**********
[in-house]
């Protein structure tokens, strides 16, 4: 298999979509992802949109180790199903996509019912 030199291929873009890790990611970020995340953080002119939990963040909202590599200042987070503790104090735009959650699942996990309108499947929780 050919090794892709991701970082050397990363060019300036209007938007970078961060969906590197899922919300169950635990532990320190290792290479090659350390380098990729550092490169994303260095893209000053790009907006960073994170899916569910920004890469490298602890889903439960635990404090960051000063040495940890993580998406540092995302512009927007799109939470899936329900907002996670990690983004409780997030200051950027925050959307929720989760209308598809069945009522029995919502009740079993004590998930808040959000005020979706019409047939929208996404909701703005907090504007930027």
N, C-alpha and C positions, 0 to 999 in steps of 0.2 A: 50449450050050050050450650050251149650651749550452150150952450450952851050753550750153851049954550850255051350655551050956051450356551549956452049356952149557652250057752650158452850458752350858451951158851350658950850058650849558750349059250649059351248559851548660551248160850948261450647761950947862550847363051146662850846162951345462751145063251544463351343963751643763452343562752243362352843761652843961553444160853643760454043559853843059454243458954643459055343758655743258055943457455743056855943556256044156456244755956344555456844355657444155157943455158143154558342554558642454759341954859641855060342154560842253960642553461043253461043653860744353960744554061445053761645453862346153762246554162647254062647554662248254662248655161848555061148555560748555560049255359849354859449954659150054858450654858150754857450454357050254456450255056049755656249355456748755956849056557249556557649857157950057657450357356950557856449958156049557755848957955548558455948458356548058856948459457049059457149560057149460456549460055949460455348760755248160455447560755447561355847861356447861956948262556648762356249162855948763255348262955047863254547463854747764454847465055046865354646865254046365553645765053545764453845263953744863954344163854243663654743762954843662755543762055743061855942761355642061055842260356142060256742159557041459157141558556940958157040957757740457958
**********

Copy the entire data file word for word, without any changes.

[in-house]
């Protein structure tokens, strides 16, 4: 298999979509992802949109180790199903996509019912 030199291929873009890790990611970020995340953080002119939990963040909202590599200042987070503790104090735009959650699942996990309108499947929780 050919090794892709991701970082050397990363060019300036209007938007970078961060969906590197899922919300169950635990532990320190290792290479090659350390380098990729550092490169994303260095893209000053790009907006960073994170899916569910920004890469490298602890889903439960635990404090960051000063040495940890993580998406540092995302512009927007799109939470899936329900907002996670990690983004409780997030200051950027925050959307929720989760209308598809069945009522029995919502009740079993004590998930808040959000005020979706019409047939929208996404909701703005907090504007930027």
N, C-alpha and C positions, 0 to 999 in steps of 0.2 A: 50449450050050050050450650050251149650651749550452150150952450450952851050753550750153851049954550850255051350655551050956051450356551549956452049356952149557652250057752650158452850458752350858451951158851350658950850058650849558750349059250649059351248559851548660551248160850948261450647761950947862550847363051146662850846162951345462751145063251544463351343963751643763452343562752243362352843761652843961553444160853643760454043559853843059454243458954643459055343758655743258055943457455743056855943556256044156456244755956344555456844355657444155157943455158143154558342554558642454759341954859641855060342154560842253960642553461043253461043653860744353960744554061445053761645453862346153762246554162647254062647554662248254662248655161848555061148555560748555560049255359849354859449954659150054858450654858150754857450454357050254456450255056049755656249355456748755956849056557249556557649857157950057657450357356950557856449958156049557755848957955548558455948458356548058856948459457049059457149560057149460456549460055949460455348760755248160455447560755447561355847861356447861956948262556648762356249162855948763255348262955047863254547463854747764454847465055046865354646865254046365553645765053545764453845263953744863954344163854243663654743762954843662755543762055743061855942761355642061055842260356142060256742159557041459157141558556940958157040957757740457958